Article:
Bio: Mia Risberg is a painter based in Ann Arbor, Michigan. Born in Sweden, she spent her childhood often moving and living in various countries before settling in the United States as a young adult. She has exhibited at various venues in the U.S and recently completed an arts residency at the Virginia Center for the Creative Art. For more information about her art practice visit

Abstract : Reality [Duchampian Chess]  by Marcel Moonen

I believe the contemporary art-world is stuck in a loop; re-playing the final move of the Duchampian game, over and over again. It’s like watching a washing-machine-spin,day-after-day.

It’s rather pointless observing contemporary conceptual art pieces –stripped from any content–as isolated entities, as they only mirror back to past events and bring no new insights.

We should level-up a platform, to something more advanced; something above the sub-set of [Duchampian Chess]; what I call [Abstract : Reality], nested inside Imaginational Theory.  Transform our observations and beliefs of history to create a new reality. 

In the first part of this video Amy the Robot discusses the history of Duchampian Chess, in the second part I discuss what Abstract : Reality is about.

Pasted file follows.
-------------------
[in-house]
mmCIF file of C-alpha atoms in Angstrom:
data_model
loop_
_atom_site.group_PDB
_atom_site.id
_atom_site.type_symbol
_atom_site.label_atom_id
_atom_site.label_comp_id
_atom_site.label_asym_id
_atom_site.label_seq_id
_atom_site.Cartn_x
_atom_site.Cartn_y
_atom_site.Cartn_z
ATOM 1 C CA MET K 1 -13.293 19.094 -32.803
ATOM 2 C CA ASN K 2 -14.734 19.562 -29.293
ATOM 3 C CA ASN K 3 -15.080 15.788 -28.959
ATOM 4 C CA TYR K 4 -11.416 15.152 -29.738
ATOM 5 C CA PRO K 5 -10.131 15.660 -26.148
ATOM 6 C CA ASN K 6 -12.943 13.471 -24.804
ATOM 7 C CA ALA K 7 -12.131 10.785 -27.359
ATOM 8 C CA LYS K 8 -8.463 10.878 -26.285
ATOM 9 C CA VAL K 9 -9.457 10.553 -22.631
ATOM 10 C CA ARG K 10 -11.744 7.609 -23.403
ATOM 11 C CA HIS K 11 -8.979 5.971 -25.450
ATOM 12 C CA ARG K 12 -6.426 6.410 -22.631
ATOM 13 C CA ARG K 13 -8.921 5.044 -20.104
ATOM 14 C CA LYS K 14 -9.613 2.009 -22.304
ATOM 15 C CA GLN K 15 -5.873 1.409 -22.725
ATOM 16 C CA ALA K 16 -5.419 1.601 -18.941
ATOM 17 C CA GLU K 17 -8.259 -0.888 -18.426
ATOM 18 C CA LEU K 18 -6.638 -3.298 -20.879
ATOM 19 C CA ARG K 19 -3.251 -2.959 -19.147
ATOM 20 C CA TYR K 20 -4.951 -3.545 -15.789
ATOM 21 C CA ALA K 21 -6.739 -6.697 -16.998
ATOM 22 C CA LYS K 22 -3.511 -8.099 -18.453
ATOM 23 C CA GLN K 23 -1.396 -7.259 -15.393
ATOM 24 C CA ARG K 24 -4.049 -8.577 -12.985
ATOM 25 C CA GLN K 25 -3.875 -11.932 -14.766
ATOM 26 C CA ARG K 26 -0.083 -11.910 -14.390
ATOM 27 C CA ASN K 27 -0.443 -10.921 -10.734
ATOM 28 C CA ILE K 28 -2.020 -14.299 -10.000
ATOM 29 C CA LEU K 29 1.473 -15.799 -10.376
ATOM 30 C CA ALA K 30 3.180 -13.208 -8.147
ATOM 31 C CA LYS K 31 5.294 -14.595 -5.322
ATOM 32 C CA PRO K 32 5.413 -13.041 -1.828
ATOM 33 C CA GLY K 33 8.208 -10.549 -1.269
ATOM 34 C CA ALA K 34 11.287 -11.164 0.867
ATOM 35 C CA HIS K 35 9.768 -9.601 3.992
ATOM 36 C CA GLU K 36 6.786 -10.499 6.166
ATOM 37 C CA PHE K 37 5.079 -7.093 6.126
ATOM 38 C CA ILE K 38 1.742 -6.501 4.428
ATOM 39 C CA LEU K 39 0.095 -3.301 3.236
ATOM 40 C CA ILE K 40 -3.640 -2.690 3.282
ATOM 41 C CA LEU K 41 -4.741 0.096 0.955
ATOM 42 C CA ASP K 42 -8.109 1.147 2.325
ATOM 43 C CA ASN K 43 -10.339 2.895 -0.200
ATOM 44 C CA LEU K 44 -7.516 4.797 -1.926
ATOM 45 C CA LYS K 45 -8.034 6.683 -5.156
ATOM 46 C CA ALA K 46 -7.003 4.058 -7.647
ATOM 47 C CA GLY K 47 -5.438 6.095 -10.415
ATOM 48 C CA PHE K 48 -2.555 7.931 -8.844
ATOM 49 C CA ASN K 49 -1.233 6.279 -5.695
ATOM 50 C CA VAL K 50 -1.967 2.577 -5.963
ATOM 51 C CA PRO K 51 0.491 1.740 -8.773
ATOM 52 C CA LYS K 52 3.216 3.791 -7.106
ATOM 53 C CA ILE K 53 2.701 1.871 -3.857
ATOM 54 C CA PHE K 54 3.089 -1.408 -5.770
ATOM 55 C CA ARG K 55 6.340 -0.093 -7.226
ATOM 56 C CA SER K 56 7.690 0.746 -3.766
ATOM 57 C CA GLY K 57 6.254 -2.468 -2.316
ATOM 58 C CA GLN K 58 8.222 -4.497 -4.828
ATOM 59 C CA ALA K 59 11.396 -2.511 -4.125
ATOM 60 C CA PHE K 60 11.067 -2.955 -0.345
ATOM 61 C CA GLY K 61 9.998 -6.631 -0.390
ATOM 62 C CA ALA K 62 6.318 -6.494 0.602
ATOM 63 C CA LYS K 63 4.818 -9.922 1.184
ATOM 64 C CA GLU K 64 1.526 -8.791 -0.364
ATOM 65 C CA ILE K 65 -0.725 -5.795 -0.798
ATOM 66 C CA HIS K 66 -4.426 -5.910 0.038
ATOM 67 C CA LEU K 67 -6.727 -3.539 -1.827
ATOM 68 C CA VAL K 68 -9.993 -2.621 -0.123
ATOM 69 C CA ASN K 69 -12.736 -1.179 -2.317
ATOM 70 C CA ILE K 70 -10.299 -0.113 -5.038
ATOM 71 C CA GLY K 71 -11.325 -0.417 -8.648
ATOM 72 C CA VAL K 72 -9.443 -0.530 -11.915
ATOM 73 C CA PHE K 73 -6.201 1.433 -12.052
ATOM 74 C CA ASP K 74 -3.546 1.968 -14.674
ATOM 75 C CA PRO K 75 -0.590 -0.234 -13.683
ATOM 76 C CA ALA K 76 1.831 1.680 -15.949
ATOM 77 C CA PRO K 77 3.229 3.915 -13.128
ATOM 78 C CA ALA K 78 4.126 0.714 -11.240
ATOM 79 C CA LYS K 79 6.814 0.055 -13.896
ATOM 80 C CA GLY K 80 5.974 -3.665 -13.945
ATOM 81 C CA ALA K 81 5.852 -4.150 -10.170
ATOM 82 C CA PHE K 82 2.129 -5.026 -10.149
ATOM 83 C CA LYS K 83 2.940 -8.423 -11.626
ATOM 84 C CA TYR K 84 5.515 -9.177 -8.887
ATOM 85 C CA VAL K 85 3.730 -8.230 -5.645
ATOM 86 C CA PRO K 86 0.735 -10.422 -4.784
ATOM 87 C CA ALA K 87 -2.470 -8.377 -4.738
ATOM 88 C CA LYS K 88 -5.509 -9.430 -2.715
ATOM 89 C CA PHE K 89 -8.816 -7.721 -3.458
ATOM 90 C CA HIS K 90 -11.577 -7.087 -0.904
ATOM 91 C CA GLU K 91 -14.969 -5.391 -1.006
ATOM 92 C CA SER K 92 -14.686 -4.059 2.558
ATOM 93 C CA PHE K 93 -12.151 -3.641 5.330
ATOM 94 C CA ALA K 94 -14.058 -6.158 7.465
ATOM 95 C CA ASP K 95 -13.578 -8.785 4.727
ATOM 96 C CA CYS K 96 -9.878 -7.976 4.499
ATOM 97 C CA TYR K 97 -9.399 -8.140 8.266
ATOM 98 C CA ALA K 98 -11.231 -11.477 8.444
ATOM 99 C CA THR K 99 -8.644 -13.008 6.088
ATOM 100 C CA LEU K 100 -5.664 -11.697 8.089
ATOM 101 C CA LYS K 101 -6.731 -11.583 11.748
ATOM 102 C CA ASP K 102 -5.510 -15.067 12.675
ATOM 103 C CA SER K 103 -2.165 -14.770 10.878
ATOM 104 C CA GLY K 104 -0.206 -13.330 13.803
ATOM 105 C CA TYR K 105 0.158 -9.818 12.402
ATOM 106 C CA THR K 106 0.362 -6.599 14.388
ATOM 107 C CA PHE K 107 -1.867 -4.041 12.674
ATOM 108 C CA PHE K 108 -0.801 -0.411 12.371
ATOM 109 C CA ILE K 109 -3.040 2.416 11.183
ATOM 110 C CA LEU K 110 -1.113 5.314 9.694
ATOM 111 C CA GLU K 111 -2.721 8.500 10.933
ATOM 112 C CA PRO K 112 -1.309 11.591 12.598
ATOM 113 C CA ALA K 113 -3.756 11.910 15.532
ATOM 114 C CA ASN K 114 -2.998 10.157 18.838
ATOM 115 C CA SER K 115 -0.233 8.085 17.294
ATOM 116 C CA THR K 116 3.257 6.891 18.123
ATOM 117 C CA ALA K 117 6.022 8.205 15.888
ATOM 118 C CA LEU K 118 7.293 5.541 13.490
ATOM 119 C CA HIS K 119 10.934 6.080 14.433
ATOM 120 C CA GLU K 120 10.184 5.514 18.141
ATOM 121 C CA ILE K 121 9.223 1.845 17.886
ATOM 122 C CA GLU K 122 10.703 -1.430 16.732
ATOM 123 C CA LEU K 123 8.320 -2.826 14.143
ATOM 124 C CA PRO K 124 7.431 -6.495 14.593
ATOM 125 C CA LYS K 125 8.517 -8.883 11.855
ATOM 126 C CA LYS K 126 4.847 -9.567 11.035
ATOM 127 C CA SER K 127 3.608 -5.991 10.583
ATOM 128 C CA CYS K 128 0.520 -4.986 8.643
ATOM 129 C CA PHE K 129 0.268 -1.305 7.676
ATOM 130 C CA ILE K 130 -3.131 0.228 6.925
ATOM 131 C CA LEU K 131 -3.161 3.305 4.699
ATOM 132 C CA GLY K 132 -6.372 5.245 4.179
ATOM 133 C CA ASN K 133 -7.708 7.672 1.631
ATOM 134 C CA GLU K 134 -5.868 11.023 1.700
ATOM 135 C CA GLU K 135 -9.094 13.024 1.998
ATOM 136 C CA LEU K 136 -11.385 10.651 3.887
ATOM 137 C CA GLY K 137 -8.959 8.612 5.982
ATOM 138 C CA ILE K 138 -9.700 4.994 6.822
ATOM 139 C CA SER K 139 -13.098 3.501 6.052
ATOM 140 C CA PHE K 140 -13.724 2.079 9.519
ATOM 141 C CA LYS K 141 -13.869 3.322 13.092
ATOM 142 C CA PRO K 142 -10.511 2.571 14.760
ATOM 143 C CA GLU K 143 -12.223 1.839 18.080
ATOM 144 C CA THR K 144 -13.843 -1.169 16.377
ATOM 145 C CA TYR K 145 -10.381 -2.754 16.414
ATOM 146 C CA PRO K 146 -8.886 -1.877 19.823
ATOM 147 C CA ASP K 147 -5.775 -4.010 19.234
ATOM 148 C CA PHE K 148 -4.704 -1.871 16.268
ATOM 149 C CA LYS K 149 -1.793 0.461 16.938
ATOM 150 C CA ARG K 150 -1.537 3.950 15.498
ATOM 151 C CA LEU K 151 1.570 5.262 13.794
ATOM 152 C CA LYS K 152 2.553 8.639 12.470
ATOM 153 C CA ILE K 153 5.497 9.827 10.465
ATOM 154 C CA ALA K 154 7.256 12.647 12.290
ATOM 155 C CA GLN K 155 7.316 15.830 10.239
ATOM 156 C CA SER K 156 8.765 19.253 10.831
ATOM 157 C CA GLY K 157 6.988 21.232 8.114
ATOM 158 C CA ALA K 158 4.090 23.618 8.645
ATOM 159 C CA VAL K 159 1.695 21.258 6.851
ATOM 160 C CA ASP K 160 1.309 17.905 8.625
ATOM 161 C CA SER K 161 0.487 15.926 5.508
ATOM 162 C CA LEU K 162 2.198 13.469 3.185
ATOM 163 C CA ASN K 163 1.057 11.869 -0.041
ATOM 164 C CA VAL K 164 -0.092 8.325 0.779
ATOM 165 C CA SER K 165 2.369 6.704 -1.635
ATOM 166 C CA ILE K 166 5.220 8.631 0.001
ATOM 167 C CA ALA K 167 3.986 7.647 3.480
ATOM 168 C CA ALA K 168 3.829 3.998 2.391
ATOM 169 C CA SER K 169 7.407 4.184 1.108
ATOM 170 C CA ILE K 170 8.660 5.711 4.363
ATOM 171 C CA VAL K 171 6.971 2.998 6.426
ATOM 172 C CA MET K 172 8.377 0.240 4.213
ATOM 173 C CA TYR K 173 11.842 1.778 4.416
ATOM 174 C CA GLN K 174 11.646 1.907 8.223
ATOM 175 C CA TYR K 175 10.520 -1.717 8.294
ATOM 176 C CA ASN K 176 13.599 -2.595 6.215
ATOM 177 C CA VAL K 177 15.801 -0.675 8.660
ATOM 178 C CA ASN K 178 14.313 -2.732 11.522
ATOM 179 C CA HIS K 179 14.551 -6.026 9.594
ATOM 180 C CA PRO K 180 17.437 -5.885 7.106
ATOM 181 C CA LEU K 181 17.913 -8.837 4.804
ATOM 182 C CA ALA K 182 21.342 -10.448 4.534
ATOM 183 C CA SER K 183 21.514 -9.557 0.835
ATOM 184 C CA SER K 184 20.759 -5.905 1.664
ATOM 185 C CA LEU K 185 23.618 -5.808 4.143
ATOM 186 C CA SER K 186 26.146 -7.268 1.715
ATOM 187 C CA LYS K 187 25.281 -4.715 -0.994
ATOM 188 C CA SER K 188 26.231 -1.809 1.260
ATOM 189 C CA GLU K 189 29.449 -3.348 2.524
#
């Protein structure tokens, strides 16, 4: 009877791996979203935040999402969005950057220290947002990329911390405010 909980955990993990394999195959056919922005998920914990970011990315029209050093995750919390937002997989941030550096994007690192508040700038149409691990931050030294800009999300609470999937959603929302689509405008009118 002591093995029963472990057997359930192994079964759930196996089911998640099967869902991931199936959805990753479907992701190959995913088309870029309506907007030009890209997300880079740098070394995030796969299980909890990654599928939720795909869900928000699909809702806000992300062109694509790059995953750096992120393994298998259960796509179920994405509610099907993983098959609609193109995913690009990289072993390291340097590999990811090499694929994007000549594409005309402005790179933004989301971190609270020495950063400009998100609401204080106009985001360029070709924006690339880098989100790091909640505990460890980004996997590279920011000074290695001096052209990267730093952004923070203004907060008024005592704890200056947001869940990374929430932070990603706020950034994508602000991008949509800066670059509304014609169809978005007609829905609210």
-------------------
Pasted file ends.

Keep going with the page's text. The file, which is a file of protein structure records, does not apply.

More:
Bio: Marcel Moonen combines Art & Science. Moonen believes the dialogue between art and science could point the way to increased unity in all aspects of our fragmented culture. Moonen is in particular interested in the III-Fold-Image; Time, Space and Memory. For more info visit his website


Parrhesiastes means those who speak truth to power in ancient Greek. This platform wants to provide a space for those who are not afraid to share their critique on the art world. Parrhesiastes wants to challenge assumptions, engage intellectually and to share ideas in relation to contemporary art.

About the founder

Clara Bolle (1985 Amsterdam) is a writer, philsopher and artist. For more information visit her website or her social media #clarabolle.


Submissions are open all year. Anyone can submit an article. Here are some guidelines:

  • The word count is 500
  • Images are welcome but please give credit where credit is due
  • Provide a short bio and profile picture
  • You’re responsible for the quality of your style and content.
  • This is not as safe space. Discussion is much needed All opinions are welcome but no hate speech.
  • You can e-mail your text, bio and pictures to clarabolle (@)

Thank you for having the courage to speak up!


This platform is run by volunteers. Donations are more than welcome. You can use clarabolle (@) via PayPal. Thank you! You make it possible to let Parrhesiastes grow.